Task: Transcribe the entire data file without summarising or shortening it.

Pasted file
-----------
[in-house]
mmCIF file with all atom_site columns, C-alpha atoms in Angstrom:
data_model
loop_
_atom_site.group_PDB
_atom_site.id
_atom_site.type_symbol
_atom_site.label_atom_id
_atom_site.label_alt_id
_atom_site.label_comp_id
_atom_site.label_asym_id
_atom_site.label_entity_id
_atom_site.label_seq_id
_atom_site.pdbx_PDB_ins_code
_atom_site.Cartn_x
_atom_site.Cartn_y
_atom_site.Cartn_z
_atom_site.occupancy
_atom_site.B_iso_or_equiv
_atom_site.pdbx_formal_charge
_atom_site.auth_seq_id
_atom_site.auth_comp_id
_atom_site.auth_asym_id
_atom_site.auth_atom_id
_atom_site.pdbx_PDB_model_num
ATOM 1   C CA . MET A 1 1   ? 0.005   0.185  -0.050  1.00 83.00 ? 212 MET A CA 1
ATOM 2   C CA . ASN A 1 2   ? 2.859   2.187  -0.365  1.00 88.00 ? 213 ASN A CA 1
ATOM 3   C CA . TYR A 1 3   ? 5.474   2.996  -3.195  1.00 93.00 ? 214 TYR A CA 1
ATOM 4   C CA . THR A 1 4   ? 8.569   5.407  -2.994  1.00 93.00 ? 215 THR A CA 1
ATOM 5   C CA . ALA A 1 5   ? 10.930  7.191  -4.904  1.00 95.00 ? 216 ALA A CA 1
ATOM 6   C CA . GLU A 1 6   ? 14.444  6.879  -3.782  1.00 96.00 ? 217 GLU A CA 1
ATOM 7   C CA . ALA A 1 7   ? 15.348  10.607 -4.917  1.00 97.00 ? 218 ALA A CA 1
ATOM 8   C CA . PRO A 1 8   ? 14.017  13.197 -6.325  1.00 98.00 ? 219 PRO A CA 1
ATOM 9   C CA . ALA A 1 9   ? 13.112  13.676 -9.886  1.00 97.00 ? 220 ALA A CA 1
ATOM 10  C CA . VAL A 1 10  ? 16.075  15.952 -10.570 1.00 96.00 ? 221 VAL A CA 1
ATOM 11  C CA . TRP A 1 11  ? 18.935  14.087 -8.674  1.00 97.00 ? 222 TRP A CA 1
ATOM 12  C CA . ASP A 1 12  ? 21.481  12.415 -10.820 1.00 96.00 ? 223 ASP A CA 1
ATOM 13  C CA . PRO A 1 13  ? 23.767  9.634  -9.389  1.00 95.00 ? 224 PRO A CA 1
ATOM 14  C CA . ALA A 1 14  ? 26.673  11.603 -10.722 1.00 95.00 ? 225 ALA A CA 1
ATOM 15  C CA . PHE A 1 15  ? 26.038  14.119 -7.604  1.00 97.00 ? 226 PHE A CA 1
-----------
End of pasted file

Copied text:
[in-house]
mmCIF file with all atom_site columns, C-alpha atoms in Angstrom:
data_model
loop_
_atom_site.group_PDB
_atom_site.id
_atom_site.type_symbol
_atom_site.label_atom_id
_atom_site.label_alt_id
_atom_site.label_comp_id
_atom_site.label_asym_id
_atom_site.label_entity_id
_atom_site.label_seq_id
_atom_site.pdbx_PDB_ins_code
_atom_site.Cartn_x
_atom_site.Cartn_y
_atom_site.Cartn_z
_atom_site.occupancy
_atom_site.B_iso_or_equiv
_atom_site.pdbx_formal_charge
_atom_site.auth_seq_id
_atom_site.auth_comp_id
_atom_site.auth_asym_id
_atom_site.auth_atom_id
_atom_site.pdbx_PDB_model_num
ATOM 1   C CA . MET A 1 1   ? 0.005   0.185  -0.050  1.00 83.00 ? 212 MET A CA 1
ATOM 2   C CA . ASN A 1 2   ? 2.859   2.187  -0.365  1.00 88.00 ? 213 ASN A CA 1
ATOM 3   C CA . TYR A 1 3   ? 5.474   2.996  -3.195  1.00 93.00 ? 214 TYR A CA 1
ATOM 4   C CA . THR A 1 4   ? 8.569   5.407  -2.994  1.00 93.00 ? 215 THR A CA 1
ATOM 5   C CA . ALA A 1 5   ? 10.930  7.191  -4.904  1.00 95.00 ? 216 ALA A CA 1
ATOM 6   C CA . GLU A 1 6   ? 14.444  6.879  -3.782  1.00 96.00 ? 217 GLU A CA 1
ATOM 7   C CA . ALA A 1 7   ? 15.348  10.607 -4.917  1.00 97.00 ? 218 ALA A CA 1
ATOM 8   C CA . PRO A 1 8   ? 14.017  13.197 -6.325  1.00 98.00 ? 219 PRO A CA 1
ATOM 9   C CA . ALA A 1 9   ? 13.112  13.676 -9.886  1.00 97.00 ? 220 ALA A CA 1
ATOM 10  C CA . VAL A 1 10  ? 16.075  15.952 -10.570 1.00 96.00 ? 221 VAL A CA 1
ATOM 11  C CA . TRP A 1 11  ? 18.935  14.087 -8.674  1.00 97.00 ? 222 TRP A CA 1
ATOM 12  C CA . ASP A 1 12  ? 21.481  12.415 -10.820 1.00 96.00 ? 223 ASP A CA 1
ATOM 13  C CA . PRO A 1 13  ? 23.767  9.634  -9.389  1.00 95.00 ? 224 PRO A CA 1
ATOM 14  C CA . ALA A 1 14  ? 26.673  11.603 -10.722 1.00 95.00 ? 225 ALA A CA 1
ATOM 15  C CA . PHE A 1 15  ? 26.038  14.119 -7.604  1.00 97.00 ? 226 PHE A CA 1